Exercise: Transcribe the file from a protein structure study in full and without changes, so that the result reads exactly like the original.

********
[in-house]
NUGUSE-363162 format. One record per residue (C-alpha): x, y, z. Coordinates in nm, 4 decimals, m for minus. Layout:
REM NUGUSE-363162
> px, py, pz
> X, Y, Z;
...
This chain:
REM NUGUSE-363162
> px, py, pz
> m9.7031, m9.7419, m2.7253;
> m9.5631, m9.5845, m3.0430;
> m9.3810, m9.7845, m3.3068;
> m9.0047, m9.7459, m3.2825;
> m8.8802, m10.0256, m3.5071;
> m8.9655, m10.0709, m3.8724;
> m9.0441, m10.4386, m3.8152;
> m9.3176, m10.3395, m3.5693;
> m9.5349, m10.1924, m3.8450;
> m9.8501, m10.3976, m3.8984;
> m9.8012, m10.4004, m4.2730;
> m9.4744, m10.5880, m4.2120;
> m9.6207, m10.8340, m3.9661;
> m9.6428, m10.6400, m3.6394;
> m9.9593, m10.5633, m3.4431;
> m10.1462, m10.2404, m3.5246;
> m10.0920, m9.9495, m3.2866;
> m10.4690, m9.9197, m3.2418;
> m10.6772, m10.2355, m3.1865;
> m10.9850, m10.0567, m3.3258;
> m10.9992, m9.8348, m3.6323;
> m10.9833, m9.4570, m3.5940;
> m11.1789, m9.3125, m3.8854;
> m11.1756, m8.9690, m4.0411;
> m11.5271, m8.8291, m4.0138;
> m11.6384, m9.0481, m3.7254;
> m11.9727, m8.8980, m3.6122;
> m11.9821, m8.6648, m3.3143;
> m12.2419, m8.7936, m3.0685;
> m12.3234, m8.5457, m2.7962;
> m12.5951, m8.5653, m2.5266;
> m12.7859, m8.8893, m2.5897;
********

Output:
[in-house]
NUGUSE-363162 format. One record per residue (C-alpha): x, y, z. Coordinates in nm, 4 decimals, m for minus. Layout:
REM NUGUSE-363162
> px, py, pz
> X, Y, Z;
...
This chain:
REM NUGUSE-363162
> px, py, pz
> m9.7031, m9.7419, m2.7253;
> m9.5631, m9.5845, m3.0430;
> m9.3810, m9.7845, m3.3068;
> m9.0047, m9.7459, m3.2825;
> m8.8802, m10.0256, m3.5071;
> m8.9655, m10.0709, m3.8724;
> m9.0441, m10.4386, m3.8152;
> m9.3176, m10.3395, m3.5693;
> m9.5349, m10.1924, m3.8450;
> m9.8501, m10.3976, m3.8984;
> m9.8012, m10.4004, m4.2730;
> m9.4744, m10.5880, m4.2120;
> m9.6207, m10.8340, m3.9661;
> m9.6428, m10.6400, m3.6394;
> m9.9593, m10.5633, m3.4431;
> m10.1462, m10.2404, m3.5246;
> m10.0920, m9.9495, m3.2866;
> m10.4690, m9.9197, m3.2418;
> m10.6772, m10.2355, m3.1865;
> m10.9850, m10.0567, m3.3258;
> m10.9992, m9.8348, m3.6323;
> m10.9833, m9.4570, m3.5940;
> m11.1789, m9.3125, m3.8854;
> m11.1756, m8.9690, m4.0411;
> m11.5271, m8.8291, m4.0138;
> m11.6384, m9.0481, m3.7254;
> m11.9727, m8.8980, m3.6122;
> m11.9821, m8.6648, m3.3143;
> m12.2419, m8.7936, m3.0685;
> m12.3234, m8.5457, m2.7962;
> m12.5951, m8.5653, m2.5266;
> m12.7859, m8.8893, m2.5897;